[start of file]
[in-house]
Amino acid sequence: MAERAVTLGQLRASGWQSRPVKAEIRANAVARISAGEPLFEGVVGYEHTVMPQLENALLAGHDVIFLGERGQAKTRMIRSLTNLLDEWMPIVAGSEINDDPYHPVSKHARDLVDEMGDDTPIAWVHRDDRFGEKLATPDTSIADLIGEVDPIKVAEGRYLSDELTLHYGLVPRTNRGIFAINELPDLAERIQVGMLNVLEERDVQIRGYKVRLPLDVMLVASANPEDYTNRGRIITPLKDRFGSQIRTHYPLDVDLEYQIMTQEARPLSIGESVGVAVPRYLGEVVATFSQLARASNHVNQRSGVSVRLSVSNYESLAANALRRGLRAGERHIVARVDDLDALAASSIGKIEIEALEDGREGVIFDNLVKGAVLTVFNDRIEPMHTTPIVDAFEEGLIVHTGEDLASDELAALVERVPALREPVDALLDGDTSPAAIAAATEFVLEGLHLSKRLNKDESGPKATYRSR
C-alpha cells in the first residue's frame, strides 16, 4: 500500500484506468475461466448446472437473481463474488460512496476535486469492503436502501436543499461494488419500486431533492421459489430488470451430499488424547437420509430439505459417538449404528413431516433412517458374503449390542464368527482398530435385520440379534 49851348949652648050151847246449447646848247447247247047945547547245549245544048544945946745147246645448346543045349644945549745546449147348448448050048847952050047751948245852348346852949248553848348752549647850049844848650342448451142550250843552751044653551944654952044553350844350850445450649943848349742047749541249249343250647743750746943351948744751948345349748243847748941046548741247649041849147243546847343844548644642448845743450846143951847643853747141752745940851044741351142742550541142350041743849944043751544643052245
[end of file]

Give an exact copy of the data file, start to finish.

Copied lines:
[in-house]
Amino acid sequence: MAERAVTLGQLRASGWQSRPVKAEIRANAVARISAGEPLFEGVVGYEHTVMPQLENALLAGHDVIFLGERGQAKTRMIRSLTNLLDEWMPIVAGSEINDDPYHPVSKHARDLVDEMGDDTPIAWVHRDDRFGEKLATPDTSIADLIGEVDPIKVAEGRYLSDELTLHYGLVPRTNRGIFAINELPDLAERIQVGMLNVLEERDVQIRGYKVRLPLDVMLVASANPEDYTNRGRIITPLKDRFGSQIRTHYPLDVDLEYQIMTQEARPLSIGESVGVAVPRYLGEVVATFSQLARASNHVNQRSGVSVRLSVSNYESLAANALRRGLRAGERHIVARVDDLDALAASSIGKIEIEALEDGREGVIFDNLVKGAVLTVFNDRIEPMHTTPIVDAFEEGLIVHTGEDLASDELAALVERVPALREPVDALLDGDTSPAAIAAATEFVLEGLHLSKRLNKDESGPKATYRSR
C-alpha cells in the first residue's frame, strides 16, 4: 500500500484506468475461466448446472437473481463474488460512496476535486469492503436502501436543499461494488419500486431533492421459489430488470451430499488424547437420509430439505459417538449404528413431516433412517458374503449390542464368527482398530435385520440379534 49851348949652648050151847246449447646848247447247247047945547547245549245544048544945946745147246645448346543045349644945549745546449147348448448050048847952050047751948245852348346852949248553848348752549647850049844848650342448451142550250843552751044653551944654952044553350844350850445450649943848349742047749541249249343250647743750746943351948744751948345349748243847748941046548741247649041849147243546847343844548644642448845743450846143951847643853747141752745940851044741351142742550541142350041743849944043751544643052245